Goldman making 'targeted' job cuts amid 'pretty difficult' Wall Street slump

Goldman Sachs (GS) Chief Operating Officer John Waldron said the company is now making a new round of “targeted” employee reductions, one of several Wall Street giants cutting jobs amid a dealmaking slump.

The cuts will amount to roughly 250 layoffs, said a person familiar with the matter, from a workforce of roughly 45,000. The eliminations follow a separate round of layoffs in January, when Goldman eliminated 3,200 workers, and additional layoffs last September.

Waldron, speaking at a conference in New York on Thursday, cited a “pretty difficult” environment for Wall Street as a reason for the cuts, which will help with a previously stated goal of reducing $600 million from payroll. Trading revenue for Goldman may fall 25% in the second quarter.

“We’re more cautious. We’re running the firm tighter,” he said.

Goldman’s stock fell 2.3% Thursday.

‘Preparing for a tougher environment’

Goldman is not the only Wall Street firm cutting back as deal-making dries up. The slowdown is largely due to a rapid rise in interest rates, economic uncertainty, and turmoil in the banking industry.

Most major banks that advise on mergers or IPO underwriting reported drops in fee revenue during the first quarter. The largest decrease of 26% belonged to Goldman Sachs (GS), followed by a 25% drop at Citigroup (C) and a 20% drop at Bank of America (BAC). JPMorgan Chase (JPM) saw investment banking revenue down 19%.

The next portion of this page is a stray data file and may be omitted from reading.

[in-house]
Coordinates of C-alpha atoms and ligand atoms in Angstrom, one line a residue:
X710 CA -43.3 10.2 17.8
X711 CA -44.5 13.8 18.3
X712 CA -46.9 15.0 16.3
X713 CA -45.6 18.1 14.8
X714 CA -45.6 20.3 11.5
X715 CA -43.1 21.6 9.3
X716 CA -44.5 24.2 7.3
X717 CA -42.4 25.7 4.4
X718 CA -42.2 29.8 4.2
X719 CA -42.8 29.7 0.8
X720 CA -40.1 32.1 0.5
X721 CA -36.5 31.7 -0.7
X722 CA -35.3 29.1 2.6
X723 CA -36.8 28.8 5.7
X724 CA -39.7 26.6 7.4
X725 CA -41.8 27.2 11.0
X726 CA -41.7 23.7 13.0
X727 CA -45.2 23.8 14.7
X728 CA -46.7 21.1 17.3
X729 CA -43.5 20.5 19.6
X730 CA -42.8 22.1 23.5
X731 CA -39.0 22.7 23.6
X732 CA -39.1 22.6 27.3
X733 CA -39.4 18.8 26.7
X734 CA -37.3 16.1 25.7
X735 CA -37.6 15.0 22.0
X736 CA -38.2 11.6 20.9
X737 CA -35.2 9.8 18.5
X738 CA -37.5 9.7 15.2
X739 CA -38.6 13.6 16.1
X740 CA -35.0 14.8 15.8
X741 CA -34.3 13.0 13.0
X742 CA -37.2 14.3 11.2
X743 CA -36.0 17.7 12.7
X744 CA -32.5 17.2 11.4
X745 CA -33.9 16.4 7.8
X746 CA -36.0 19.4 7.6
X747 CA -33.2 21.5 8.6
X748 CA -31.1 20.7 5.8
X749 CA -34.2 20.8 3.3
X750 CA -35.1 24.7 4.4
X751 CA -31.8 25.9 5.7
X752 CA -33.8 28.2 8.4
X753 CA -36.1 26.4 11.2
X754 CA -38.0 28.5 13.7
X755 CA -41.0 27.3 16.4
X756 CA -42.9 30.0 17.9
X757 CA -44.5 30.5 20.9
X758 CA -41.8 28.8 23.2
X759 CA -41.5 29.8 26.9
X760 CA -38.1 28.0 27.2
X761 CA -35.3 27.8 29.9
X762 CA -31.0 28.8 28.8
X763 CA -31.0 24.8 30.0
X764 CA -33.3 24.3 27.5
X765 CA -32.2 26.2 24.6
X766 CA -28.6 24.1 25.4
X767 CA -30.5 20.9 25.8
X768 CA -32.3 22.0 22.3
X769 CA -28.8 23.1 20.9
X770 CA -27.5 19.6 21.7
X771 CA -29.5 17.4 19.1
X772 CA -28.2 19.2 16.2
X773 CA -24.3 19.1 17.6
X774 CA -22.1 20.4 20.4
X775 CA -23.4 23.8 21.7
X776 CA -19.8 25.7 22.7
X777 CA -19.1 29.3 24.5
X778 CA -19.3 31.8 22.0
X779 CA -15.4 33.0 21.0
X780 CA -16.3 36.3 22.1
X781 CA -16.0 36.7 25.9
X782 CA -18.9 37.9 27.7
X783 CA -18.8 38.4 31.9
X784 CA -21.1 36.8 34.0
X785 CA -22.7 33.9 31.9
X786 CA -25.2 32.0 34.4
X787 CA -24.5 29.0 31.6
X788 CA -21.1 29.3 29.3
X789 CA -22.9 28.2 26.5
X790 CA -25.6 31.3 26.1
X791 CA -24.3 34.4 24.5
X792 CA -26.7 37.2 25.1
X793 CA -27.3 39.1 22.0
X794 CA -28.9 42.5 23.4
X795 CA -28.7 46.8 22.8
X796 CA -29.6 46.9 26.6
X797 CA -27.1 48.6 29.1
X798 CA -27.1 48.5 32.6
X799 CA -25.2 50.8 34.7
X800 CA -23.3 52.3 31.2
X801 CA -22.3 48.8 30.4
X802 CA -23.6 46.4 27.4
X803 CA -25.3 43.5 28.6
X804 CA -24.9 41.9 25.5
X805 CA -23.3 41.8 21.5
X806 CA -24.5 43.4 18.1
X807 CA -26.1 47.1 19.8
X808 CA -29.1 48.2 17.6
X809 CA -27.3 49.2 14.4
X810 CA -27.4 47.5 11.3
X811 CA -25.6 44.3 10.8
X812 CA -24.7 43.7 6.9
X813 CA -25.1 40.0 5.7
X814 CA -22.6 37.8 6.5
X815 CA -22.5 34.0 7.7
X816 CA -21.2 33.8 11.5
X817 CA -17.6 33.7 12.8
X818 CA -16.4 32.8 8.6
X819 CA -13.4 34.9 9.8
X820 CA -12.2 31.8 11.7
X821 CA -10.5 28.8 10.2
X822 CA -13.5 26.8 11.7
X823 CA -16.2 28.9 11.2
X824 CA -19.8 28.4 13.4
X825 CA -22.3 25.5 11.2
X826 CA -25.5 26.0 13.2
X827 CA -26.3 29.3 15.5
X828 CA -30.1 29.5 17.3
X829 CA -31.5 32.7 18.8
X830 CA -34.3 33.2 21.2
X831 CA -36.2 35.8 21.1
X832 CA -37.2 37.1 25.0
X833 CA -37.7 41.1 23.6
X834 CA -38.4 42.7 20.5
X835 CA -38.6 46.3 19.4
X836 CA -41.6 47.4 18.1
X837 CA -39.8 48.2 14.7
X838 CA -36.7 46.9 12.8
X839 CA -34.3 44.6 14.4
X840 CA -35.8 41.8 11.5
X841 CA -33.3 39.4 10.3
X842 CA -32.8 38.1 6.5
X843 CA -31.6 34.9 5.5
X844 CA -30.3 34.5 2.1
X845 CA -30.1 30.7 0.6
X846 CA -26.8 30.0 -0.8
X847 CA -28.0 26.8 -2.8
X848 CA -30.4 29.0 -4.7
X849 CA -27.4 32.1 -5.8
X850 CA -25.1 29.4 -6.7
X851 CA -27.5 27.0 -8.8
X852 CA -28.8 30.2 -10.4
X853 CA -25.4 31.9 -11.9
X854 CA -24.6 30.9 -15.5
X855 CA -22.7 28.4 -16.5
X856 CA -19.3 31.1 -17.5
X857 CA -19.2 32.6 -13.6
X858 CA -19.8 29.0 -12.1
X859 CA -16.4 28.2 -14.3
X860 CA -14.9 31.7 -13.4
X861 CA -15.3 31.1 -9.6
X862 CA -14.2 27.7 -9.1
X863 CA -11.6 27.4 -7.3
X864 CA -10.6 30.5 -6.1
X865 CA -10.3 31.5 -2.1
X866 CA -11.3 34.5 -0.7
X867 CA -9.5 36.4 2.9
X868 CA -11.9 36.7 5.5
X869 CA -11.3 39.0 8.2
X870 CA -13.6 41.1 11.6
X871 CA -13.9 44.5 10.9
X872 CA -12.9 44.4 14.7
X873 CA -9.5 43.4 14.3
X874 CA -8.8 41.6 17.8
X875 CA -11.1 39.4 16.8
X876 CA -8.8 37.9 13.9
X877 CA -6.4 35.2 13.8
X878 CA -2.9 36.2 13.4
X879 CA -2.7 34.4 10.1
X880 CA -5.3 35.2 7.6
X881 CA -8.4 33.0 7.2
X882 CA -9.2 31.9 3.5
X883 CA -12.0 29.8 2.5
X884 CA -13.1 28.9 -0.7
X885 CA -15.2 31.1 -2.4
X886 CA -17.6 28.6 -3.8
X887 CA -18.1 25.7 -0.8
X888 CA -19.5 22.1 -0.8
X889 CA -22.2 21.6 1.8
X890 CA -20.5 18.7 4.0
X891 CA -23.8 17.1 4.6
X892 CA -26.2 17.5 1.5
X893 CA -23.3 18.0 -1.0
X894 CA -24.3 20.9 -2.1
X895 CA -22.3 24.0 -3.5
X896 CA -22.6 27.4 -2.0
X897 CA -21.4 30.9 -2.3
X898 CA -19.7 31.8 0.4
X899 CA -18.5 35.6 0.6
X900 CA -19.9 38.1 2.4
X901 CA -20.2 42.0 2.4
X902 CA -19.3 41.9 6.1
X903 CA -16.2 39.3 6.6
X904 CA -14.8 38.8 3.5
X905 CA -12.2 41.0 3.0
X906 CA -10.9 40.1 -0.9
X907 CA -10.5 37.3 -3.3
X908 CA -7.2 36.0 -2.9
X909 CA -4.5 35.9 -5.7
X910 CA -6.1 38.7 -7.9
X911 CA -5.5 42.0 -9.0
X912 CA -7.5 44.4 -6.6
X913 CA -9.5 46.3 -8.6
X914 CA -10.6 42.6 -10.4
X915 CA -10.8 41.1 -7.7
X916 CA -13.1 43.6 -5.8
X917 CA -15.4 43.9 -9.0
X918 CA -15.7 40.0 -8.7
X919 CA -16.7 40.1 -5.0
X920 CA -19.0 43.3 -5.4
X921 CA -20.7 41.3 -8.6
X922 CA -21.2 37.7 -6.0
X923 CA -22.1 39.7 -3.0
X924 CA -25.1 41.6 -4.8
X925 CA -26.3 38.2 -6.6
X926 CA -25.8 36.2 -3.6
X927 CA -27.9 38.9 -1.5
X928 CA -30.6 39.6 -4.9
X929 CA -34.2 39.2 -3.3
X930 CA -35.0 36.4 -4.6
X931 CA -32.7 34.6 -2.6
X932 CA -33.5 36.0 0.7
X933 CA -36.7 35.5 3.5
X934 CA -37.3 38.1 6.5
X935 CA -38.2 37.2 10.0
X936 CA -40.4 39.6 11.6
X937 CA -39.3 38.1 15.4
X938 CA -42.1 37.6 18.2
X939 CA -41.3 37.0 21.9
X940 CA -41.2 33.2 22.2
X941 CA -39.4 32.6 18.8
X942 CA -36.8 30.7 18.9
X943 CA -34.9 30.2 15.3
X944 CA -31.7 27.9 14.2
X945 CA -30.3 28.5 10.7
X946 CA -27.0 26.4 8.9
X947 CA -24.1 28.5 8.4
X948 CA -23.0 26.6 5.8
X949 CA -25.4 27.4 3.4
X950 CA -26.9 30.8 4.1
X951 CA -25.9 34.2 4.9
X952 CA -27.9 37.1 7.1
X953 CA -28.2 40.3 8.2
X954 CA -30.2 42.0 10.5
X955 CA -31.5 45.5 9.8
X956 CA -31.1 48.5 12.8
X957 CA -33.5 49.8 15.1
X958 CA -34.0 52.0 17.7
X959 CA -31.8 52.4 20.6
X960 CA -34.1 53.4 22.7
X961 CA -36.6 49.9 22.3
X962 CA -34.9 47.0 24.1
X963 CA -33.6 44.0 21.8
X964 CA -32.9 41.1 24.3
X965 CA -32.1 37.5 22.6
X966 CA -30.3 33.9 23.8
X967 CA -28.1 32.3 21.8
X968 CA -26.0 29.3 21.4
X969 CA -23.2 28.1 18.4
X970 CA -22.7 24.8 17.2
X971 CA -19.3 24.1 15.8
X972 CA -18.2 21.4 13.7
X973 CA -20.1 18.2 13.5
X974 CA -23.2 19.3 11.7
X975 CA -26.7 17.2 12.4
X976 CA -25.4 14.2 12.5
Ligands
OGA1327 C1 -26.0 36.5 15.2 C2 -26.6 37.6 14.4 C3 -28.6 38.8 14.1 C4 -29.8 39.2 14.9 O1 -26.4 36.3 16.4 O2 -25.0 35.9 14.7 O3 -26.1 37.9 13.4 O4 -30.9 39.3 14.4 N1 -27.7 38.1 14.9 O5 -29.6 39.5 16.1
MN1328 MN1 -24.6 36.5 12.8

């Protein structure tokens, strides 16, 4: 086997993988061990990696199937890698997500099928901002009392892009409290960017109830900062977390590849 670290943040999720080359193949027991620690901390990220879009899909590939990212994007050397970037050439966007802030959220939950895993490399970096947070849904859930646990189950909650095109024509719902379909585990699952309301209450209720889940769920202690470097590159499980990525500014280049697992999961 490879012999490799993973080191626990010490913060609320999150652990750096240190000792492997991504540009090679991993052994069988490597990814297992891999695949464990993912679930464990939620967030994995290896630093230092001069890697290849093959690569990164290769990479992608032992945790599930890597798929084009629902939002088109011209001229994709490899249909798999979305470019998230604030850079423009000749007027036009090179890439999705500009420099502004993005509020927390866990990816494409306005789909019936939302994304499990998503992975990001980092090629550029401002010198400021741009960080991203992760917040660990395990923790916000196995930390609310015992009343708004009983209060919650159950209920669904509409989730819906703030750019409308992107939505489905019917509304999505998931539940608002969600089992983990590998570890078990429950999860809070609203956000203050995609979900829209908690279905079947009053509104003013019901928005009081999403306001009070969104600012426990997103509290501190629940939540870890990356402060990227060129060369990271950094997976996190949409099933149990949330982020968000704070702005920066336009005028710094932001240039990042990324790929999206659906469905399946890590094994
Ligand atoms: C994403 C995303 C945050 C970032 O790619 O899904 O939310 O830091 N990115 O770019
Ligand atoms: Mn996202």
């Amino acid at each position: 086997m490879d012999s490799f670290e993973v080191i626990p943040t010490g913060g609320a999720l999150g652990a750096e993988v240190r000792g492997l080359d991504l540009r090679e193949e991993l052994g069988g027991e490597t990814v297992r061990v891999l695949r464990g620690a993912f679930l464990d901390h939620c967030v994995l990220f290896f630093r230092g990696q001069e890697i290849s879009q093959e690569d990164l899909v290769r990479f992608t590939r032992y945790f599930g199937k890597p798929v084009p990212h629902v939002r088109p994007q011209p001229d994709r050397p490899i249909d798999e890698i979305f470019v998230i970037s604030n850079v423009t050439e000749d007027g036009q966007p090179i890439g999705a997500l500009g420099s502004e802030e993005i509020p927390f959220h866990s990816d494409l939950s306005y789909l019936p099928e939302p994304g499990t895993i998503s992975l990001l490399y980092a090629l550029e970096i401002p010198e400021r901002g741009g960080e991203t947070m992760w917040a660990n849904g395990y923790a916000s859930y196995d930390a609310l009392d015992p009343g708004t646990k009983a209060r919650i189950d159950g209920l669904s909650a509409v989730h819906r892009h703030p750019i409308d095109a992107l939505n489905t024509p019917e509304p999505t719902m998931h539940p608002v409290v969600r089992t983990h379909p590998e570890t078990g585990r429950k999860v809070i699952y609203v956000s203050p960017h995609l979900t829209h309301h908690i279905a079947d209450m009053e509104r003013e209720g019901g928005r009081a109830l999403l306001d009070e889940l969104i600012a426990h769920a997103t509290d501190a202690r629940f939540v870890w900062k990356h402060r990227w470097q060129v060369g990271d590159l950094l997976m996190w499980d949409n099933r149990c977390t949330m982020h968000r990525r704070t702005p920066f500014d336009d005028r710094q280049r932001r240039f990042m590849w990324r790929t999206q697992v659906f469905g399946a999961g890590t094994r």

Many of these banks decided to eliminate more positions this year, according to media reports. Cuts at Morgan Stanley (MS) will amount to roughly 3,000, and JPMorgan is culling roughly 500 positions. Citigroup and Bank of America are making smaller reductions of a few hundred jobs each.

Goldman is planning for a total of $1 billion in expense cuts, including the new layoffs.

John Waldron, Goldman’s chief operating officer. REUTERS/Brendan McDermid

“We’re preparing for a tougher environment,” Waldron said Thursday. “We’d love to be surprised on the upside. We might be surprised on the upside. We can always flex into that but we definitely have a much more cautious tone.”

Waldron cited muted activity with private equity firms and less activity with larger companies while pointing to middle-market merger activity as a bright spot.

Trading “is more sluggish,” said Waldron who added that compared to the second quarter a year ago, Goldman’s market division should post 25% lower revenue. Morgan Stanley and JPMorgan executives have also warned recently that their trading results would decline in the second quarter.

“We’ve had a couple of good weeks of equity capital markets activity. So you could envision that we might have a better back half of the year. We’re not necessarily planning for that, but it certainly could happen,” Waldron added.

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